The House Appropriations Committee approved two bills this month that provide the bulk of funding support for the social sciences. The Commerce, Justice, Science and Related Agencies (CJS) appropriations bill, which funds the National Science Foundation, Department of Justice, and Census Bureau, was approved on July 13. The Labor, Health and Human Services, Education and Related Agencies appropriations bill, which funds the National Institutes of Health and other HHS agencies, Department of Education, and Bureau of Labor Statistics, was approved on July 19. The next step for both bills is consideration by the full House; however, that is not likely to happen until after the August recess when Congress returns following Labor Day. Instead, the House will work this week toward passing a so-called “security mini-bus” that will include the Defense, Energy-Water, Legislative Branch, and Military Construction-VA appropriations bills; the package is likely to also contain $1.6 billion for the construction of President Trump’s southern border wall, which as one could expect leaves the fate of the FY 2018 appropriations process on touchy ground.

Over on the Senate side, the Appropriations Subcommittees are just starting their work on their versions of the FY 2018 spending bills. The Senate Appropriations Committee approved its version of the Agriculture, Rural Development, Food and Drug Administration and Related Agencies appropriations bill on July 20; the House Appropriations Committee advanced its bill on July 12. In addition, the Senate CJS bill will be marked up in subcommittee on July 25 and by the full Appropriations Committee on July 27. But even if the Senate were able to complete work on the CJS bill before leaving for recess (Senate Majority Leader Mitch McConnell has promised to delay the Senate’s recess until mid-August to allow time to finish work on the Obamacare repeal), the differences in top-line funding between the House and Senate leave final negotiations on all of the appropriations bills still a tall order.

Adding in plans by House and Senate leaders to strike a larger budget deal to lift the annual spending caps (which would require the appropriations bills to be rewritten, including those already approved by committee) and the need to raise the federal debt ceiling by early October, policy makers will return to Washington this fall with a lot on their plate before the current fiscal year expires on September 30.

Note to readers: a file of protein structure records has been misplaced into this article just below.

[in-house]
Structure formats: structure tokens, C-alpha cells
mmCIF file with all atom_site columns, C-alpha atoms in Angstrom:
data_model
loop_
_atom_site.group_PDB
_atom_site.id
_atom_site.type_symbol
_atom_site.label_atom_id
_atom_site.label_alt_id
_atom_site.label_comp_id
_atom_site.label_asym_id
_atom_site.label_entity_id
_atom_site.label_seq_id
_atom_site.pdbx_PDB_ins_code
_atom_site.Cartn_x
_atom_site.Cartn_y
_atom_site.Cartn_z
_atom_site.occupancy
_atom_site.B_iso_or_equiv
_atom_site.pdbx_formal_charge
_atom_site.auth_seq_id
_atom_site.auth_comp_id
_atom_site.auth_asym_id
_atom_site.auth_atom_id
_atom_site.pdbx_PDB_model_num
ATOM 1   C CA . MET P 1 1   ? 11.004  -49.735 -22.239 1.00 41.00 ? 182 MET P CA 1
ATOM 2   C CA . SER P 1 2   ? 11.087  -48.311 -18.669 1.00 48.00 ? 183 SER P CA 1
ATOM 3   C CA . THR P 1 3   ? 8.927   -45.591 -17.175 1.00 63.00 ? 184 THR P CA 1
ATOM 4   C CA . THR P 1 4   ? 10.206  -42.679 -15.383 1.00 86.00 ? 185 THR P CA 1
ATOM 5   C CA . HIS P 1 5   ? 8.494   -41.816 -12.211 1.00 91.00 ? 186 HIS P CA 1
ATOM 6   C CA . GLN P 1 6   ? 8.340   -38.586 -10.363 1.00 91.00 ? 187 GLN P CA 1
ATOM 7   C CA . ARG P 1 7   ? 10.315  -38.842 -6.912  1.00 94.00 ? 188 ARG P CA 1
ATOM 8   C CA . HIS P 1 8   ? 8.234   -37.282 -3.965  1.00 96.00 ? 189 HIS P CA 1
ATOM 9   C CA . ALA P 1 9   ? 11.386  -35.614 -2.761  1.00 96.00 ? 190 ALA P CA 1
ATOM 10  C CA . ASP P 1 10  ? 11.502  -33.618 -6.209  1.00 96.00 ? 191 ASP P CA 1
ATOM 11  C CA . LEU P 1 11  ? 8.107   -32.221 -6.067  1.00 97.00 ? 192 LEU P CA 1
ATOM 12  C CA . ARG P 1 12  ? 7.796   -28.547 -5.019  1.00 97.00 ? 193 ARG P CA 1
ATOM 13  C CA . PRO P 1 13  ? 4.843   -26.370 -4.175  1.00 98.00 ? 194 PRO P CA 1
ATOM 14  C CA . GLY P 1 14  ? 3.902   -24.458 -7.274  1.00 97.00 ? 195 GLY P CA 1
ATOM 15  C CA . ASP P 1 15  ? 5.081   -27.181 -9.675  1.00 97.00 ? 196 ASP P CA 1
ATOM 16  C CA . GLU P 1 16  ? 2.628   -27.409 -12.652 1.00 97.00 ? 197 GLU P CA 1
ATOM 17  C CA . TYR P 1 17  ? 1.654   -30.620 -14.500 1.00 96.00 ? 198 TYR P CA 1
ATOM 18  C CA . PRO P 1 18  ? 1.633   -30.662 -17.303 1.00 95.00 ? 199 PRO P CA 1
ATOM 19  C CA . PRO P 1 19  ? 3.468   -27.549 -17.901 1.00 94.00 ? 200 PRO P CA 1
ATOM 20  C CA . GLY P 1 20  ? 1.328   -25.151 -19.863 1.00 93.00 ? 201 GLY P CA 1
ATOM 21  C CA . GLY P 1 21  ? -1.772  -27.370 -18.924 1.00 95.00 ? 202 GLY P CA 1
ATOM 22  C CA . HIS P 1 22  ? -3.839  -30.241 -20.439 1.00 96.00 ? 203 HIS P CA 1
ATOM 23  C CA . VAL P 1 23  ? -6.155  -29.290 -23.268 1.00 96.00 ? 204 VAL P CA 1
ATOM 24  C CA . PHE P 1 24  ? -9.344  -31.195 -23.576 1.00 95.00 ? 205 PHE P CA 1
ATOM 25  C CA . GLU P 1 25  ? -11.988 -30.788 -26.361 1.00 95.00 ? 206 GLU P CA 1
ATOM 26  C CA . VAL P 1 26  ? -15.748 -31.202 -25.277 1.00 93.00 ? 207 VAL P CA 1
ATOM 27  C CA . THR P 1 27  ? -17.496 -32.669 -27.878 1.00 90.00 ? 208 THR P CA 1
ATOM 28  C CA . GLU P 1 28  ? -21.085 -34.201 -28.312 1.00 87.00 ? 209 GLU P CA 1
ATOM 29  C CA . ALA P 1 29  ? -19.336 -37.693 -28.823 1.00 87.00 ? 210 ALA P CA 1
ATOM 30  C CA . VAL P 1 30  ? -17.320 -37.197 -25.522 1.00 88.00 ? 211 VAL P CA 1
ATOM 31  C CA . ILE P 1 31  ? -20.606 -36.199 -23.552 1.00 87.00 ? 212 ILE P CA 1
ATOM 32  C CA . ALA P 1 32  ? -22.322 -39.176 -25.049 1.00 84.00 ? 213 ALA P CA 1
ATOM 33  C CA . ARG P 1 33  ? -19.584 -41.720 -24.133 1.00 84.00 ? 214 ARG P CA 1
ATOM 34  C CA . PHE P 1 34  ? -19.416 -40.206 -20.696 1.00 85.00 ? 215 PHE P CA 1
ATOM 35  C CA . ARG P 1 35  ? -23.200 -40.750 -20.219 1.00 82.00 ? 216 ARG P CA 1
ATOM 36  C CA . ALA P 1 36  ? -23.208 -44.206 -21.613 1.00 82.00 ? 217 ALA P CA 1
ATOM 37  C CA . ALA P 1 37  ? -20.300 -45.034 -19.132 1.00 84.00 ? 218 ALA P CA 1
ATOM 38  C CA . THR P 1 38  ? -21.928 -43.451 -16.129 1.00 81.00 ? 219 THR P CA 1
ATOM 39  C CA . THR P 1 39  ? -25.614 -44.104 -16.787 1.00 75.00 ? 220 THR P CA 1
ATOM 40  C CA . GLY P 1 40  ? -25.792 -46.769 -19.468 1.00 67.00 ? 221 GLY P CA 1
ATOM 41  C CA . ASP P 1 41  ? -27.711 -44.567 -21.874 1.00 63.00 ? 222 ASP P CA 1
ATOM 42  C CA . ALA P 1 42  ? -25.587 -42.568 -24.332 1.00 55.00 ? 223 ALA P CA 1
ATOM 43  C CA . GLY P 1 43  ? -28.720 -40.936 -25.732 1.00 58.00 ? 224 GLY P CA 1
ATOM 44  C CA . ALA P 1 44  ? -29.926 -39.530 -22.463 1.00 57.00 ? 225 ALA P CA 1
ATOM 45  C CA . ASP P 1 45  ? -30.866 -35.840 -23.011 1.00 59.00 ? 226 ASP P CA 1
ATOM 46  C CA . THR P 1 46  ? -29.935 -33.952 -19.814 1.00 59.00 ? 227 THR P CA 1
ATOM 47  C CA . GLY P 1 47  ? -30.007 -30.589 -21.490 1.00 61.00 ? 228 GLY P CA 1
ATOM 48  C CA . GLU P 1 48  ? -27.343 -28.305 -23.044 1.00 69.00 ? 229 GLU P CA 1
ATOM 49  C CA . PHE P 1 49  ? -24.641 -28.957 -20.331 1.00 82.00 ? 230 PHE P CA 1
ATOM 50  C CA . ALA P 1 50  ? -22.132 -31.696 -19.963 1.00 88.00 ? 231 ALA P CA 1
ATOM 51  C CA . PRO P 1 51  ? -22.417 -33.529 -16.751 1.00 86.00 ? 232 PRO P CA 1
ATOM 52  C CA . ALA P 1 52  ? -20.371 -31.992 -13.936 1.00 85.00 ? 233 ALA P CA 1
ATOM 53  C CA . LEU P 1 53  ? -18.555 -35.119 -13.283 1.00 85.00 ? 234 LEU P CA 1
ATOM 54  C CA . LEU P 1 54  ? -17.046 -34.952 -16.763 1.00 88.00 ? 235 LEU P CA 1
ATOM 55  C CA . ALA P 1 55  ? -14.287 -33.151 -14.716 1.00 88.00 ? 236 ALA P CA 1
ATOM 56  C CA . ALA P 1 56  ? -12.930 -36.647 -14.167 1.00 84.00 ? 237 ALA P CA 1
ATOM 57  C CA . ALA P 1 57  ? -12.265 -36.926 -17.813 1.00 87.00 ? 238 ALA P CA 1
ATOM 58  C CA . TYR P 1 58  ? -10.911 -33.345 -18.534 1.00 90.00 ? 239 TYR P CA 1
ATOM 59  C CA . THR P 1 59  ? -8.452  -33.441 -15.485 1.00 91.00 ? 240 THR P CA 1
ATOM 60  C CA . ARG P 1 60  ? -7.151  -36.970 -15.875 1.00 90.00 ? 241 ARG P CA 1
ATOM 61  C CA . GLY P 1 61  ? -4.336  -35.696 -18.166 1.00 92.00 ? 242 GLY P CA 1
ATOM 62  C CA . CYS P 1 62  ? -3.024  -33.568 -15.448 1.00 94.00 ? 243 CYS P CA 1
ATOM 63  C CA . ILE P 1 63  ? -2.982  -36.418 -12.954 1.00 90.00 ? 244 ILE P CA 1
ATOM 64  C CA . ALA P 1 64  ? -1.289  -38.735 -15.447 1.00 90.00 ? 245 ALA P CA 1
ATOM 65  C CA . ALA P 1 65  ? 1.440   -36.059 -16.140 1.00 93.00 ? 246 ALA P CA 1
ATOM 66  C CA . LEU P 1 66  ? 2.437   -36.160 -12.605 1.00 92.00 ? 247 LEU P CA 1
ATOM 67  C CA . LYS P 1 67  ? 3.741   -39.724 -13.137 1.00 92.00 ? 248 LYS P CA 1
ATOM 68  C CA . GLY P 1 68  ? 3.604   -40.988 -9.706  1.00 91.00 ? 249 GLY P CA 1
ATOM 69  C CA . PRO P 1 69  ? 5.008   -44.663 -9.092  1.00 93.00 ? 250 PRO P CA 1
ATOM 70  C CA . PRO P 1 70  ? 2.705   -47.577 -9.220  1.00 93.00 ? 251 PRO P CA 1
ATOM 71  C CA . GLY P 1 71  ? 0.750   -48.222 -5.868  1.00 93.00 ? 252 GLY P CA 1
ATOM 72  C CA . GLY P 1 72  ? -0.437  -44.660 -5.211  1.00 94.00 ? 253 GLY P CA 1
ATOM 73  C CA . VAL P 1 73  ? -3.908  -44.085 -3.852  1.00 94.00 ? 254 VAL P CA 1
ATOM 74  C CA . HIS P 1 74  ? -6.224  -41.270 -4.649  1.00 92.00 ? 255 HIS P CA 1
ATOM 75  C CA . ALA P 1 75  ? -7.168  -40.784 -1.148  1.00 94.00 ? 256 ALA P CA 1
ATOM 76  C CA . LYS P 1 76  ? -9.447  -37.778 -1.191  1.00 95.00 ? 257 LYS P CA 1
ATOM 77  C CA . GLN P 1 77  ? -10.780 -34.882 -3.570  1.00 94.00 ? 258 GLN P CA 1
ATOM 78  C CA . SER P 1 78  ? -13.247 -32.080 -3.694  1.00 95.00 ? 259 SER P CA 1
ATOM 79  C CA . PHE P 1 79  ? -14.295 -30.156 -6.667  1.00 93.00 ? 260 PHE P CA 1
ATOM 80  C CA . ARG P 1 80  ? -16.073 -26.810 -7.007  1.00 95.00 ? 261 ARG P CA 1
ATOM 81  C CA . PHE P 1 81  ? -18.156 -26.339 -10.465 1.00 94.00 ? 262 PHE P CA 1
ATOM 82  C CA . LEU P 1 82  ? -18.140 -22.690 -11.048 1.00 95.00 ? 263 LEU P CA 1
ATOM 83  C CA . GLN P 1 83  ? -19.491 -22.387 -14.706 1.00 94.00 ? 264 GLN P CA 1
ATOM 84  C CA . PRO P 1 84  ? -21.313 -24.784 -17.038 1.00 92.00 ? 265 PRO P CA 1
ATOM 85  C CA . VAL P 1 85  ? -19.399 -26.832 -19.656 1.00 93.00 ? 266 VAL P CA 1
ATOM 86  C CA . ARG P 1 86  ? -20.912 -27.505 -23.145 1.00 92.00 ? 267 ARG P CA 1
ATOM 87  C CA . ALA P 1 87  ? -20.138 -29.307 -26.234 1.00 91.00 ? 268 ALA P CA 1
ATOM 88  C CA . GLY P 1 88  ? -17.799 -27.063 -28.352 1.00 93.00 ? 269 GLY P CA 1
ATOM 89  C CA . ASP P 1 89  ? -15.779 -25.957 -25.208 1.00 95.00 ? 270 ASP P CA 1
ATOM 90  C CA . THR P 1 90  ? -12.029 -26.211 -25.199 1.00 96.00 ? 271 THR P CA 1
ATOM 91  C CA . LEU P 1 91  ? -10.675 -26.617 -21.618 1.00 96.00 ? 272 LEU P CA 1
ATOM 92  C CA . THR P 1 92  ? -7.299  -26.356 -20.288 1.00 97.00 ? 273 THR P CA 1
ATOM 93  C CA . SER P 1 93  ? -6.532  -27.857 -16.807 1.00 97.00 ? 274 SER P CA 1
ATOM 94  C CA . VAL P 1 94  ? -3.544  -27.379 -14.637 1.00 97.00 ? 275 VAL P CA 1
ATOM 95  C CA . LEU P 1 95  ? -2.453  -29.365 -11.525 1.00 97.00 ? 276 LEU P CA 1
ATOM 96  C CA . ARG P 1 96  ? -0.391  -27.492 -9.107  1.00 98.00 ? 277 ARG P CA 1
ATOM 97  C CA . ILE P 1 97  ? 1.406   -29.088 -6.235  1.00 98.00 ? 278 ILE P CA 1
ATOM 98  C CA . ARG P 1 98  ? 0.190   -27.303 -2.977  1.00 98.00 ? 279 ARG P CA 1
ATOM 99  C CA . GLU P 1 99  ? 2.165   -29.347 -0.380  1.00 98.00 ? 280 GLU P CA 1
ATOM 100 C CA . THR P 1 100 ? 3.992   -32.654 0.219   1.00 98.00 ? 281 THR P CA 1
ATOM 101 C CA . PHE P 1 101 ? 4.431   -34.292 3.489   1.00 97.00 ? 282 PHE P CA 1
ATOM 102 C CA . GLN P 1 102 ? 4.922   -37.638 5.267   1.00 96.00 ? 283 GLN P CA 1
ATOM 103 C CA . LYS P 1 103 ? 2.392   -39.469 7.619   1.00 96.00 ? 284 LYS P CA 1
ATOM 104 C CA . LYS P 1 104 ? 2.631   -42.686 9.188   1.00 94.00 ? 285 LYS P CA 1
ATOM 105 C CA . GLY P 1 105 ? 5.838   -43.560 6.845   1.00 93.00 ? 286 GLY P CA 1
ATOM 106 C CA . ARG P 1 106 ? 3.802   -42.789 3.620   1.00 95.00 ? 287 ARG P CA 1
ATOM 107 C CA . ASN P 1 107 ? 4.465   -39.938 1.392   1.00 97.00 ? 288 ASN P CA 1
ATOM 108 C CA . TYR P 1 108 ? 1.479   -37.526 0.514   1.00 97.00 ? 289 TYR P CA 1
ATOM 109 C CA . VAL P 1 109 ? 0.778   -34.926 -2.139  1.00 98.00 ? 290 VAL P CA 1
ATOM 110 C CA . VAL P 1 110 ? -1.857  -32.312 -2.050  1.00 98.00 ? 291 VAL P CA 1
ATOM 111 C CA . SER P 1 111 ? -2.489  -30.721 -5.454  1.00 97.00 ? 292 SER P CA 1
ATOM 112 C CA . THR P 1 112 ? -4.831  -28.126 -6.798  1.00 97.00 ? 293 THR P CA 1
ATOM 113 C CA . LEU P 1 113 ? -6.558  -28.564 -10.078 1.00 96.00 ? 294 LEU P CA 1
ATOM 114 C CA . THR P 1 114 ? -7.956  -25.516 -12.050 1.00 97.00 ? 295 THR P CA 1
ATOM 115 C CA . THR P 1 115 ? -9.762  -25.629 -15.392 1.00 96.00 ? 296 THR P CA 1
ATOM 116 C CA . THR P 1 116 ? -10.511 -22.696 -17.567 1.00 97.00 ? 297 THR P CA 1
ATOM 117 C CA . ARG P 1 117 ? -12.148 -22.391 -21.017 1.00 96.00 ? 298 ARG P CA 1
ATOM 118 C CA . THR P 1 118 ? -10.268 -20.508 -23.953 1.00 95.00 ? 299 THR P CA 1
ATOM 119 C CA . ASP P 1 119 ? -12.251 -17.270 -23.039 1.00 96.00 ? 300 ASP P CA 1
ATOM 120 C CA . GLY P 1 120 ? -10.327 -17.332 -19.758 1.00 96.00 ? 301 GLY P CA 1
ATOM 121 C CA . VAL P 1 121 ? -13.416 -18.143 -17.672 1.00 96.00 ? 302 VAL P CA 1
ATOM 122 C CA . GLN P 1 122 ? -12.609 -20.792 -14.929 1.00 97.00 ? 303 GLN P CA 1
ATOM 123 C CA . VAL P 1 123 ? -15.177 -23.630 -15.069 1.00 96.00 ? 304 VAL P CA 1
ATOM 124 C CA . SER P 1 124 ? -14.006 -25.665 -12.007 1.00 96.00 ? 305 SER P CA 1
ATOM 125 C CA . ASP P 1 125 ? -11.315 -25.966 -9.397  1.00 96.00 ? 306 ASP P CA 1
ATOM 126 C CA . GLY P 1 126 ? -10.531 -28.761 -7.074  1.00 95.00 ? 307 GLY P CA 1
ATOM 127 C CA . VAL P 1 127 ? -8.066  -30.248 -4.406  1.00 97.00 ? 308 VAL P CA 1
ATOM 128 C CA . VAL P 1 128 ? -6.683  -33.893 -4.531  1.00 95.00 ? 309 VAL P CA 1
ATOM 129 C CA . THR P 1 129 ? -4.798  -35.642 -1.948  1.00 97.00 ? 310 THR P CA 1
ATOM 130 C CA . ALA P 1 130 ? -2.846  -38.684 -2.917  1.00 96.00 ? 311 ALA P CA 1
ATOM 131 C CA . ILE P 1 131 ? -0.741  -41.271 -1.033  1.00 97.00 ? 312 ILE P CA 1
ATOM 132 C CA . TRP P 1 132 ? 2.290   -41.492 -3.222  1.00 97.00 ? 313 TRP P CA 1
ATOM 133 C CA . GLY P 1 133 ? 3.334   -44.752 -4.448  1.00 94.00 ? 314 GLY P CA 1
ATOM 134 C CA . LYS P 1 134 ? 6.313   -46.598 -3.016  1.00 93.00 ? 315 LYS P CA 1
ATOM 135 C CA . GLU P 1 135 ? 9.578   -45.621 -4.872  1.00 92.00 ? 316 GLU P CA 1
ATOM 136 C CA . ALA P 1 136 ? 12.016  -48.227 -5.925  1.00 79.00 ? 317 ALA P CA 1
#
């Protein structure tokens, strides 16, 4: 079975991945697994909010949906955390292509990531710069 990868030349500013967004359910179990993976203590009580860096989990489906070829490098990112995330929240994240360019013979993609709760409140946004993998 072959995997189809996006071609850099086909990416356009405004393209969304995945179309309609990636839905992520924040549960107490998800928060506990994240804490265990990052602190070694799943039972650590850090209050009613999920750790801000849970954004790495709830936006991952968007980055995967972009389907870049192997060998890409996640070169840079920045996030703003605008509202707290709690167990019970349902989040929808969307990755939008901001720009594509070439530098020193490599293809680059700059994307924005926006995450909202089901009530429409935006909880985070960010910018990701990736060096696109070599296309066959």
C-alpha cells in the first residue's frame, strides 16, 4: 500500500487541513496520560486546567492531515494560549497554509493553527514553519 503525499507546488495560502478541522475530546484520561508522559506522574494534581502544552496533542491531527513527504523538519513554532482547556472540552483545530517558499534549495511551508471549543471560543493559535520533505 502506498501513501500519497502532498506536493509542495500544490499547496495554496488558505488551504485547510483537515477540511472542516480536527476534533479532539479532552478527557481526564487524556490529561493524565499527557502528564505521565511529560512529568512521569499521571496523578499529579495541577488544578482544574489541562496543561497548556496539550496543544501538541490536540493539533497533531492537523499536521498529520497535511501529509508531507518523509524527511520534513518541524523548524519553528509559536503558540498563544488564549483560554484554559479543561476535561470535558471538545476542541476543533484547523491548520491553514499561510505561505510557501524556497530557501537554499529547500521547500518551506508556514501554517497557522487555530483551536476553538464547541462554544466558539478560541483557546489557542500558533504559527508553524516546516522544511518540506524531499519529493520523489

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Posted in Issue 15 (July 25), Update, Volume 36 (2017)

COSSA Joins Community in Urging Increased Allocation for Labor, Health and Human Services Appropriations Bill

COSSA joined nearly 800 organizational stakeholders of the Departments of Labor, Health and Human Services, and Education and Related Agencies (Labor-HHS) appropriations bill in a letter to the Appropriations leadership urging it to increase the fiscal year (FY) 2018 302(b) allocation, which is the committee’s funding cap on spending for each of the appropriation bills. While the letter acknowledges the Subcommittee’s “broad range of constituencies and needs,” it also recognizes that the programs funded under the Labor-HHS bill “are continually short-changed in the annual appropriations process.” Accordingly, the scientific community emphasizes that “without an increase in the Labor-HHS 302(b) allocation, it will be impossible to meaningfully increase investments in important initiatives.”

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Posted in Issue 10 (May 16), Update, Volume 36 (2017)

HHS Secretary Appears Before House Appropriations Subcommittee, Suggests NIH Budget Cuts to Come From “Efficiencies” in Indirect Costs